Private treatment centres harm the NHS and risk compromising patient care, even though they have helped cut waiting times, senior doctors say.
Cataract surgery is one of the operations carried out by treatment centres
The British Medical Association poll of 177 clinical directors in England found 68% felt the units, which treat NHS patients "destabilised" local services.
They were more positive about the 37 NHS surgery units, as they tended to be better integrated with hospitals.
But the government said use of private centres increased access and choice.
Treatment centres have been established by both the NHS and independent sector in recent years to drive down waiting times for minor surgery such as cataract operations.
The BMA survey found 70% of respondents thought patients had benefited from treatment centres, although the proportion was higher for the NHS than private units.
But they felt the centres could have a detrimental effect on the surrounding NHS.
None of the doctors questioned thought the private units had had a positive impact on services provided by their trusts, while nearly half said NHS centres had been of benefit.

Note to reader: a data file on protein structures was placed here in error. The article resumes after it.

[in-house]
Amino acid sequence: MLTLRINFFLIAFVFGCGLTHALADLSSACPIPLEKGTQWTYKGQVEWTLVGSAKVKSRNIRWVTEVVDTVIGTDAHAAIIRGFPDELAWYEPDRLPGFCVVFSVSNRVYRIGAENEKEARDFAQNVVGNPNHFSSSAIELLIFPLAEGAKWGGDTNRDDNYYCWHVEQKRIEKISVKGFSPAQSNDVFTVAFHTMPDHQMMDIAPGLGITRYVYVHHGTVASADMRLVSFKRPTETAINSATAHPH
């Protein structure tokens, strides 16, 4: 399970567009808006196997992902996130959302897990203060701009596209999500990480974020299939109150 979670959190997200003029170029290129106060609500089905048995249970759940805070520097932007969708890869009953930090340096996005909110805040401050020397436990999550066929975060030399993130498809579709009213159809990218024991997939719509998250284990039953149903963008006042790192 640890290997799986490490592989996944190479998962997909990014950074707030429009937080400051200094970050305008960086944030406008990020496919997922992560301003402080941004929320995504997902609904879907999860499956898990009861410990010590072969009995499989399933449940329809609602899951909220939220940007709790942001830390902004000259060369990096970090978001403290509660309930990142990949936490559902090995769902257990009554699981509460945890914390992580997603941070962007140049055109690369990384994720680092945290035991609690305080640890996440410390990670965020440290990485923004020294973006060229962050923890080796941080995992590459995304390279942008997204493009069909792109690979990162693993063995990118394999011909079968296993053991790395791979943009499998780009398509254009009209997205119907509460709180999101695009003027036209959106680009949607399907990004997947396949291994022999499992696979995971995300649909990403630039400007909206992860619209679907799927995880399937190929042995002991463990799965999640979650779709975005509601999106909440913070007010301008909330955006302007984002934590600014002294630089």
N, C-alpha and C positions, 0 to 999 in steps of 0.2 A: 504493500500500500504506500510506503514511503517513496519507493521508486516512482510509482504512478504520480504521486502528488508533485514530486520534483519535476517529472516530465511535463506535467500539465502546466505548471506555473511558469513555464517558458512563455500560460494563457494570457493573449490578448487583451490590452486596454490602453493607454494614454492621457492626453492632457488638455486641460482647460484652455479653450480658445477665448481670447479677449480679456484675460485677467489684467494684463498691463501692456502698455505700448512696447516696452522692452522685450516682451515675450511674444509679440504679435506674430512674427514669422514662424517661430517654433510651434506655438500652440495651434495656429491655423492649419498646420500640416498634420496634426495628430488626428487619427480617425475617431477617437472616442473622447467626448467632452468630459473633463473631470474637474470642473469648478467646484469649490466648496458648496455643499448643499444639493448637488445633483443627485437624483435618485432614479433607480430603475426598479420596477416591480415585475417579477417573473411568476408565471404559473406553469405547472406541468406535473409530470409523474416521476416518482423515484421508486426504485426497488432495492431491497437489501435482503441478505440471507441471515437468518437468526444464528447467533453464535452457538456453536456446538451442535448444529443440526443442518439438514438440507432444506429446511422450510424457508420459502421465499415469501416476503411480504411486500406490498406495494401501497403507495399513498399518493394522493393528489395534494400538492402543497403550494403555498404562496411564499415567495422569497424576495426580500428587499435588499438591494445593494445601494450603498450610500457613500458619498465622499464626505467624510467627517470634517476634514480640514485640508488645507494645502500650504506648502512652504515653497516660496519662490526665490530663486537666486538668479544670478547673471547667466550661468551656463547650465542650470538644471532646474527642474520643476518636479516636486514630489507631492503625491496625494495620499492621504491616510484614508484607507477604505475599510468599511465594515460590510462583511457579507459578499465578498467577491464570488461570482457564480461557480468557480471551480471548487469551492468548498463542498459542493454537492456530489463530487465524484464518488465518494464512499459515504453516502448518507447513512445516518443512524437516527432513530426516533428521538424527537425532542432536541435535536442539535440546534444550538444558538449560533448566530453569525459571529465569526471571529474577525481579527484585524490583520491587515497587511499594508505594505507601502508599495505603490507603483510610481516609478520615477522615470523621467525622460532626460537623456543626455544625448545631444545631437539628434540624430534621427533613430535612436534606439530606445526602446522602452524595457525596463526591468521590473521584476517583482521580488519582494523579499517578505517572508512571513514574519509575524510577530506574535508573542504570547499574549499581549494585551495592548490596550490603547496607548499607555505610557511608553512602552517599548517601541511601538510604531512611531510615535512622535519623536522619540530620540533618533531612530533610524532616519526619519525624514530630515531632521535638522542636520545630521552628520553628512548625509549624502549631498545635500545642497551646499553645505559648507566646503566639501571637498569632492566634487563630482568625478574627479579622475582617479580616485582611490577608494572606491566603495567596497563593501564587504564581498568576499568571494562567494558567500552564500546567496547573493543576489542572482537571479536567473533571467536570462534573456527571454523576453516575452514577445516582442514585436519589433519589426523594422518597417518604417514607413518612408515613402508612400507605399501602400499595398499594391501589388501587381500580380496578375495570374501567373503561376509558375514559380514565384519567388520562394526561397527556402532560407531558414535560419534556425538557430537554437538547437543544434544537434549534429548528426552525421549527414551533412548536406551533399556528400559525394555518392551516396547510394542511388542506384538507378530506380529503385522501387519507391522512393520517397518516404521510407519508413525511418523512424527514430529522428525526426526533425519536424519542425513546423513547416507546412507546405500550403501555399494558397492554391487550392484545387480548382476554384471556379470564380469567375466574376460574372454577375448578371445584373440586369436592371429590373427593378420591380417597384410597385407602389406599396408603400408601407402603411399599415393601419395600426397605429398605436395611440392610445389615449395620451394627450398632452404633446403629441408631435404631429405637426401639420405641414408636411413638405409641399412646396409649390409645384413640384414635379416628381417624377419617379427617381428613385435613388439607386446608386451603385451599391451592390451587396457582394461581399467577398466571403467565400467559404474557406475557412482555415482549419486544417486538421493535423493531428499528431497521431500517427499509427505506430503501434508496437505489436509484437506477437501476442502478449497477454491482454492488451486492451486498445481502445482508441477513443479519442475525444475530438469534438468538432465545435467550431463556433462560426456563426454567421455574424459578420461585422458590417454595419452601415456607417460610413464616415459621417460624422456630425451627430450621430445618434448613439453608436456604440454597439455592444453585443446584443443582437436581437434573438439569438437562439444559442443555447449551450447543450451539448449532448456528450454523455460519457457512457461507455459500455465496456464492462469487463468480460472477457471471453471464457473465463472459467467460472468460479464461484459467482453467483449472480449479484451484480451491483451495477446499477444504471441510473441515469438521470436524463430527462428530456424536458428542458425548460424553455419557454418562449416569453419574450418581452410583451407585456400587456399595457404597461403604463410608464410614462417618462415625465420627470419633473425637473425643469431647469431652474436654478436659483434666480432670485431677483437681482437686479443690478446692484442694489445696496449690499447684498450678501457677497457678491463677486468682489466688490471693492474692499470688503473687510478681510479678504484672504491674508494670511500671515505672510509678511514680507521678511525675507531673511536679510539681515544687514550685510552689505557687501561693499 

Among the complaints made about private units were that they cherry-picked the less complex operations, meaning a loss of income for the local NHS and low staff morale.
Doctors also feared that future junior doctor training could be harmed if they were not given experience with minor surgery.
Two thirds also said they were aware of patients who had developed complications following treatment in the centres and needed readmission to their trusts.
When private treatment centres, the BMA called for better integration with existing service - many doctors said they had not been consulted on whether a unit was needed.
Doctors had reported of examples in Oxfordshire and Nottinghamshire where hospitals had resources standing idle because patients had to be channelled to treatment centres because contracts had been signed.
Dr Paul Miller, chairman of the BMA's consultants committee, said private treatment centres still had a role to play, but had to be better integrated.
"Without this, treatment centres risk compromising patient care as well as destabilising the local health economy."
And he said: "There is no problem with the NHS picking up the difficult cases, but these cost more and the health service should receive a higher tariff for them.
"If the NHS is not sufficiently paid for the work it does, it will simply go under."
But a Department of Health spokesman denied the units would harm patient care.
"We use the independent sector to provide services for NHS patients only where there are clear benefits for patients - either through faster access, increased choice, improved services, or better value for money for the taxpayer by raising productivity and innovation."